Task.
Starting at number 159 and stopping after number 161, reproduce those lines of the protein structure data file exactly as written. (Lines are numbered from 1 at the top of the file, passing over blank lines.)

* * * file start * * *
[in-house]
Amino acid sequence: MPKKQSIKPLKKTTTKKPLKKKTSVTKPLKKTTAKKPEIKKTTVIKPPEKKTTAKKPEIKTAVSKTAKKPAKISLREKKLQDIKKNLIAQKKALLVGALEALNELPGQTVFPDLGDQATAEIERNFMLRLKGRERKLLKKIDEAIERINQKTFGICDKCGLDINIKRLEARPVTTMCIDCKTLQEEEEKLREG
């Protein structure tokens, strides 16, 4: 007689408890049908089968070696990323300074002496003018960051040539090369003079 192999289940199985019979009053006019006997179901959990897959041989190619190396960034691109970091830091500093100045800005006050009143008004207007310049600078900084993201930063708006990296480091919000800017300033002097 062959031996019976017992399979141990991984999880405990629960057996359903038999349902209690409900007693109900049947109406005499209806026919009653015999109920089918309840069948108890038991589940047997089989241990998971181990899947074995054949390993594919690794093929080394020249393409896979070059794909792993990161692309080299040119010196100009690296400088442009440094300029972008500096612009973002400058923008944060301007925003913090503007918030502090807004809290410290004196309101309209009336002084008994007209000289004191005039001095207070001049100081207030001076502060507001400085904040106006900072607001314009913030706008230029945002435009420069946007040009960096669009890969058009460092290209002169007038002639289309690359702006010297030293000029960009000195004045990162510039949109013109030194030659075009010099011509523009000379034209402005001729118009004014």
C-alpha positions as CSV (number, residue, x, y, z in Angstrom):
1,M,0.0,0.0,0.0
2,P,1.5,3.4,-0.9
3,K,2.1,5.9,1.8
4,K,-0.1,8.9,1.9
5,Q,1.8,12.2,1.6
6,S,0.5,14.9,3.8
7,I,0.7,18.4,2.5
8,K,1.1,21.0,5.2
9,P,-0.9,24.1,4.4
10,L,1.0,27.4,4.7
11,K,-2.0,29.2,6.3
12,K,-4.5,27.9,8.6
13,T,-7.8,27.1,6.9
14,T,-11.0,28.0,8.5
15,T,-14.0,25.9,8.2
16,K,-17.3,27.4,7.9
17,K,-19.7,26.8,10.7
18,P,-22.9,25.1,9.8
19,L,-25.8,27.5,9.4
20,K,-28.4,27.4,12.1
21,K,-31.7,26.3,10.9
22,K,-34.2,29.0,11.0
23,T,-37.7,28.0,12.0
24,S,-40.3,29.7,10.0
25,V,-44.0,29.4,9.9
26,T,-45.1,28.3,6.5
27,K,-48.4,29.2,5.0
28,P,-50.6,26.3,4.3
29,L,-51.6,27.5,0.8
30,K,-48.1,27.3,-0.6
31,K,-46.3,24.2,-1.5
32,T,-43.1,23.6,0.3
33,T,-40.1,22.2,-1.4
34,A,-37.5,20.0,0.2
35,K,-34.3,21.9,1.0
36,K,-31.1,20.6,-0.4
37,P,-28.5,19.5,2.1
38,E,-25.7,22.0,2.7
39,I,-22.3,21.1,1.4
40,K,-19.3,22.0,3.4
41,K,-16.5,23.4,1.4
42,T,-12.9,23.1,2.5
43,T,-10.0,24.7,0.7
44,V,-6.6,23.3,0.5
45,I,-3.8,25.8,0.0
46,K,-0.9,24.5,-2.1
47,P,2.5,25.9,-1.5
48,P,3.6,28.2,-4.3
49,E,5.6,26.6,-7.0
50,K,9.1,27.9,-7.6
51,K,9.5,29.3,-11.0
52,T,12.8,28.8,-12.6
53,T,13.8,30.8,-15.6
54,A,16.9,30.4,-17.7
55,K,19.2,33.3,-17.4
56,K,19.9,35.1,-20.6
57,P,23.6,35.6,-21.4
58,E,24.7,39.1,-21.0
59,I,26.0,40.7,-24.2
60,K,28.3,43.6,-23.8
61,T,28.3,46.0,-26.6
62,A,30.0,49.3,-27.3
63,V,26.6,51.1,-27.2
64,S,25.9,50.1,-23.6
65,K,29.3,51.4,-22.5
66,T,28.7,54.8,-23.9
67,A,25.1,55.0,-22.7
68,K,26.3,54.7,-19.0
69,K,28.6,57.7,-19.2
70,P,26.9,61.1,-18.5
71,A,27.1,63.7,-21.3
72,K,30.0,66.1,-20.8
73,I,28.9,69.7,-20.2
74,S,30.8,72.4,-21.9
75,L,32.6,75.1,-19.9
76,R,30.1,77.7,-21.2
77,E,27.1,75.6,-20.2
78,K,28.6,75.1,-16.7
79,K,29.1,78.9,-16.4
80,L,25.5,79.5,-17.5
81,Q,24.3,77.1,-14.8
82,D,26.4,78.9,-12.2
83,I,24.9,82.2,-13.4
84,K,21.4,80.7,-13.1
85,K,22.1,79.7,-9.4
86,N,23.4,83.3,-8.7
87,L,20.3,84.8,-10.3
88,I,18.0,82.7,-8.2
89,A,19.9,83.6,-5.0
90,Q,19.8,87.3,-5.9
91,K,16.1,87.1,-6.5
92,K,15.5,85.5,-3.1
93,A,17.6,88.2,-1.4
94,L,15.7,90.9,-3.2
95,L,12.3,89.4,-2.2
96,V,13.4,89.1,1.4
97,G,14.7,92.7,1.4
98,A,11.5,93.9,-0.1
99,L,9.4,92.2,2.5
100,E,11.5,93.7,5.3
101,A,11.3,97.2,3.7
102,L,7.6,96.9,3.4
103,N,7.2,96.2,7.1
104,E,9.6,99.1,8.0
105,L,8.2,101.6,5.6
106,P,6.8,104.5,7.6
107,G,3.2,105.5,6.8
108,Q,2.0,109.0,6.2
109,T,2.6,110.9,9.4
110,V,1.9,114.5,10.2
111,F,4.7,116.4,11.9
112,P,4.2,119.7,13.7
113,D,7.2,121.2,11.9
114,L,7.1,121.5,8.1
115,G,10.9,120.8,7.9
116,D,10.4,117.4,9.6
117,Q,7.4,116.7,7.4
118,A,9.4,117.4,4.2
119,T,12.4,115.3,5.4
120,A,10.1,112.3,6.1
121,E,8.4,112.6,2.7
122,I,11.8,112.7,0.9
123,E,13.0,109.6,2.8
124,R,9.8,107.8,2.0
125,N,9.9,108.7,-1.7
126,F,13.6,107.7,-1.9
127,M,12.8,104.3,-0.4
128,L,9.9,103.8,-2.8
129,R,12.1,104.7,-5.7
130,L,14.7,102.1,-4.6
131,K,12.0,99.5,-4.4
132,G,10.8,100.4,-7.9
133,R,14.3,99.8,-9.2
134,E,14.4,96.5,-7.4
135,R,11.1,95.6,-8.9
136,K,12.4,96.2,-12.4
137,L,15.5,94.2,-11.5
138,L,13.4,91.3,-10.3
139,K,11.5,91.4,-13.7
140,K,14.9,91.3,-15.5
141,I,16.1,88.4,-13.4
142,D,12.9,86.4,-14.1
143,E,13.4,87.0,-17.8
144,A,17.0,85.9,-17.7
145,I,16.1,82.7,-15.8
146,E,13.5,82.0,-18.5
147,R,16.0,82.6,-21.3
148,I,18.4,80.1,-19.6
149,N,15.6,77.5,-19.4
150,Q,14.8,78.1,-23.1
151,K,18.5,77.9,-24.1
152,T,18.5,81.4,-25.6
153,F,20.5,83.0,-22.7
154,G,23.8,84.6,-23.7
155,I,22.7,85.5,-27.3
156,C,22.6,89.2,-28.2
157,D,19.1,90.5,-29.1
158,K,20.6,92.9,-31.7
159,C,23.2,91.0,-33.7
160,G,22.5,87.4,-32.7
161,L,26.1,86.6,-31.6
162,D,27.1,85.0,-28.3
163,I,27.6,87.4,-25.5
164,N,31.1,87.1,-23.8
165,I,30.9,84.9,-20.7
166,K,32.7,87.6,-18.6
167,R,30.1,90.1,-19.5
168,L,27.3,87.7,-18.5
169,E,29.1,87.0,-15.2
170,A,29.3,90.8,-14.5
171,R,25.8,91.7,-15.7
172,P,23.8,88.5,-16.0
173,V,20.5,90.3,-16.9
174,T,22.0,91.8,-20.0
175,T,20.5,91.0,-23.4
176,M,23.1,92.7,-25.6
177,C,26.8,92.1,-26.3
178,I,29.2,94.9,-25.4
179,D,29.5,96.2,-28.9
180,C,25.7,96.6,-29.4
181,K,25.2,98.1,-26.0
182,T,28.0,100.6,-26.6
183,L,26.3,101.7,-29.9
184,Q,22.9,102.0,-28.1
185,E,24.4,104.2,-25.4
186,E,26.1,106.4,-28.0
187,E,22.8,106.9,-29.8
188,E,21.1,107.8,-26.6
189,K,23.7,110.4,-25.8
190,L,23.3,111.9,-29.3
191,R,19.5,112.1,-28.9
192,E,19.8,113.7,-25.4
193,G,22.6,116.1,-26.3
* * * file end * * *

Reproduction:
155,I,22.7,85.5,-27.3
156,C,22.6,89.2,-28.2
157,D,19.1,90.5,-29.1